A statement along these lines from the ministers and lawmakers in the coalition would constitute a renewed mandate for Netanyahu and the government to govern. It would send the message that in Israel the public chooses its leader.
The police and even the attorney-general cannot replace the public.
For whatever reason, to date, no such declaration has been produced. Which left Netanyahu with two other options this week.
First, he could have brought down his government, disbanded the Knesset and called an election in June. Since the public has an interest in having a legitimate government and since the media and the police are calling the legitimacy of the government into question, going to an election would serve the public’s interest. Certainly, elections are the most direct way to find out if the public agrees with the police and the media commentators and thinks Netanyahu should go, or if the public wants him to stay on and continue leading the country.
While elections are the most direct way to get a mandate, the commentators and ministers are right that elections are an extreme step. They cost a lot of money. What’s more, war can break out at any moment with Hezbollah-controlled Lebanon. Israel would be worse off if an interim government was leading it in time of war.
And this brings us to the final way a government can renew its mandate. It’s what happened this week.
Two things happened this week.
First, news organizations had pollsters for the big news companies ask the public a few key questions.
The pollsters asked whether the public wanted an early election. Seventy percent said no. If the public thought the police and media were right, and that Netanyahu should be thrown out of office, the polls would have received opposite results. Everyone would have wanted an election.
The public was then asked whom it supported for prime minister. Netanyahu out-polled his closest rival – media and police favorite Yesh Atid Party leader Yair Lapid – 3 to 1. If the public agreed with the media and the police, which both support Lapid, the former television talk show host, then the results would have reflected that agreement.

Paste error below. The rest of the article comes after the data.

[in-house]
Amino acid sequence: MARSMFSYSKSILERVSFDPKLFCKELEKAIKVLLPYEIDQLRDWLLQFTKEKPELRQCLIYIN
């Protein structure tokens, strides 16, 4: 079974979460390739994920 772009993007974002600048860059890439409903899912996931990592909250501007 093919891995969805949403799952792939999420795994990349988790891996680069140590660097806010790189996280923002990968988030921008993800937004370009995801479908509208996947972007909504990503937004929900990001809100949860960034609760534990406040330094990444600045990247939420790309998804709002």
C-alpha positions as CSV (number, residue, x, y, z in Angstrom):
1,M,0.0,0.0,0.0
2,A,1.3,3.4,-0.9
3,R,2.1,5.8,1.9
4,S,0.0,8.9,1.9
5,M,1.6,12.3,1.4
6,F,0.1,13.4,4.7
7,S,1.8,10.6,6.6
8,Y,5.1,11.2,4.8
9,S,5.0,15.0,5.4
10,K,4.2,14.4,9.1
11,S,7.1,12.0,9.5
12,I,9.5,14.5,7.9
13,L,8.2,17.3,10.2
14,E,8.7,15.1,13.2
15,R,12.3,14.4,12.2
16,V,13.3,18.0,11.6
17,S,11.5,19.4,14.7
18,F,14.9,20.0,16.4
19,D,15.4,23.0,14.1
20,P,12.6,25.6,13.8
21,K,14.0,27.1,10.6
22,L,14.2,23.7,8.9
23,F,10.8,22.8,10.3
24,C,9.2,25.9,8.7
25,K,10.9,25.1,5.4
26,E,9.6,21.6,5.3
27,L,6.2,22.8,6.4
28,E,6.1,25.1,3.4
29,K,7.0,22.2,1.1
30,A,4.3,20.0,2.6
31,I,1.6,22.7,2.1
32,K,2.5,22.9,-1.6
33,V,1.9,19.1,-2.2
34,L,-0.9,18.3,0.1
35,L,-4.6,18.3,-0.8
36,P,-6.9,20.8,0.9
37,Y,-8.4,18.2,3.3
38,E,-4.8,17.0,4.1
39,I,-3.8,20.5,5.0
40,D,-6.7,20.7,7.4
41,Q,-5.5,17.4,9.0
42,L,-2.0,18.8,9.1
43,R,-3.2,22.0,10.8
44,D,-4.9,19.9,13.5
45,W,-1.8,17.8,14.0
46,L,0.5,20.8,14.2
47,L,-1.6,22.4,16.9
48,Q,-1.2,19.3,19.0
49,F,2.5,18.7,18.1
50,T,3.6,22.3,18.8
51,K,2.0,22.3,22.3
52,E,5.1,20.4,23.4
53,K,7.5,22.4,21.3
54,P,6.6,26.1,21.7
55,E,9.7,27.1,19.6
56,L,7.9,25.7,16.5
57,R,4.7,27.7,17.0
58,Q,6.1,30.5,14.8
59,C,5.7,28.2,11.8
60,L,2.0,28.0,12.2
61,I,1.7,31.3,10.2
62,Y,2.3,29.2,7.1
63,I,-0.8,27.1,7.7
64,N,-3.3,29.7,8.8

Finally, the pollsters asked which party the public intended to vote for in the next election. The Likud under Netanyahu gained three Knesset seats. Yesh Atid lost two.
The implications, again, are self-evident. The public wants Netanyahu to keep leading the country.
But a poll taken on any given day isn’t a mandate.
Which brings us to the second thing that happened this week. Both the opposition parties and every coalition member other than the Likud made clear that they completely opposed an election.
This rare unanimity demonstrated clearly that the political world is certain the public supports Netanyahu and wants him to continue in office.
Taken together, the polls and the wall-to-wall opposition to an election among coalition and opposition parties alike provided Netanyahu and the government with a renewed mandate to govern.
This then brings us back to the investigations that triggered the coalition crisis and fomented Netanyahu’s need for a new mandate. From the police leaks over the past couple of weeks it is fairly clear that investigators have hit the wall.
They recommended that Netanyahu be indicted for accepting bribes in Cases 1000 and 2000 and the public yawned and rolled its eyes. The attorney-general sent them back to get real evidence.
Case 3000 is so weak the police can’t even figure out how to begin investigating Netanyahu for anything.
As for Case 4000, the latest leaks suggest the police have nothing whatsoever to accuse Netanyahu of having done. The notion that he would give preferential treatment to telecommunications giant Bezeq because Bezeq’s owner Shaul Elovitch had Walla website reporters write a couple of nice articles about him and his wife is absurd on its face. And this week the police leaked their new smoking gun: Netanyahu allegedly tried to convince his billionaire friends to start an Israeli version of Fox News.
To which his voters reply: Good for him! That latest leak indicates two things. First, again, the police have no proof that Netanyahu committed any wrongdoing. And second, the police is completely cut off from the public. Netanyahu has run for prime minister four times and won every race by running against the media. If the public didn’t share his conviction that the media are impossibly biased, he would either have lost the elections or run on a different platform. The fact that the police think that the public will turn against Netanyahu because he tried to get fair media coverage is ridiculous.
But who knows? Maybe the police will pull a rabbit out a hat and prove something truly terrible.
In the meantime, Netanyahu received a new mandate to lead the country from the public this week. So whatever happens with the investigations, he and his ministers can credibly and comfortably lead the country until November 2019.